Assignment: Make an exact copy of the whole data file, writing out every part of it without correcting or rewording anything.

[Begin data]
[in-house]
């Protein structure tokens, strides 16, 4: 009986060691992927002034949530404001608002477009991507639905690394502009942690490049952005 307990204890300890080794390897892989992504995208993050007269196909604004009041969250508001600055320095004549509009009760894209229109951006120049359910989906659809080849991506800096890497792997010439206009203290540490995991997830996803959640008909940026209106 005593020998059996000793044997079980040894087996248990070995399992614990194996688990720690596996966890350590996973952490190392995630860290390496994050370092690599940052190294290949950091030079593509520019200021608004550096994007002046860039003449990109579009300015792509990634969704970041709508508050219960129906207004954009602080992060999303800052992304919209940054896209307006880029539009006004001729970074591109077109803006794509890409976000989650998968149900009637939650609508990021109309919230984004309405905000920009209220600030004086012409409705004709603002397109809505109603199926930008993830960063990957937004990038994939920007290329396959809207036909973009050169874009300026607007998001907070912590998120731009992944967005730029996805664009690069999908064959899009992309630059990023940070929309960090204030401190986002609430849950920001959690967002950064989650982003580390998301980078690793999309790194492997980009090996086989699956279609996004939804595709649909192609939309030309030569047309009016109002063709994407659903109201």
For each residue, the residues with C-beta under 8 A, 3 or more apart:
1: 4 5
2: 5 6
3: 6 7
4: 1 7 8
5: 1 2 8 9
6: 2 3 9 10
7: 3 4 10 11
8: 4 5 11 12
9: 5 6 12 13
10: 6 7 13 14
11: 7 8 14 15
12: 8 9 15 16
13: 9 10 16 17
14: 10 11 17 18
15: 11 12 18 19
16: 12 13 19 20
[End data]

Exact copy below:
[in-house]
């Protein structure tokens, strides 16, 4: 009986060691992927002034949530404001608002477009991507639905690394502009942690490049952005 307990204890300890080794390897892989992504995208993050007269196909604004009041969250508001600055320095004549509009009760894209229109951006120049359910989906659809080849991506800096890497792997010439206009203290540490995991997830996803959640008909940026209106 005593020998059996000793044997079980040894087996248990070995399992614990194996688990720690596996966890350590996973952490190392995630860290390496994050370092690599940052190294290949950091030079593509520019200021608004550096994007002046860039003449990109579009300015792509990634969704970041709508508050219960129906207004954009602080992060999303800052992304919209940054896209307006880029539009006004001729970074591109077109803006794509890409976000989650998968149900009637939650609508990021109309919230984004309405905000920009209220600030004086012409409705004709603002397109809505109603199926930008993830960063990957937004990038994939920007290329396959809207036909973009050169874009300026607007998001907070912590998120731009992944967005730029996805664009690069999908064959899009992309630059990023940070929309960090204030401190986002609430849950920001959690967002950064989650982003580390998301980078690793999309790194492997980009090996086989699956279609996004939804595709649909192609939309030309030569047309009016109002063709994407659903109201």
For each residue, the residues with C-beta under 8 A, 3 or more apart:
1: 4 5
2: 5 6
3: 6 7
4: 1 7 8
5: 1 2 8 9
6: 2 3 9 10
7: 3 4 10 11
8: 4 5 11 12
9: 5 6 12 13
10: 6 7 13 14
11: 7 8 14 15
12: 8 9 15 16
13: 9 10 16 17
14: 10 11 17 18
15: 11 12 18 19
16: 12 13 19 20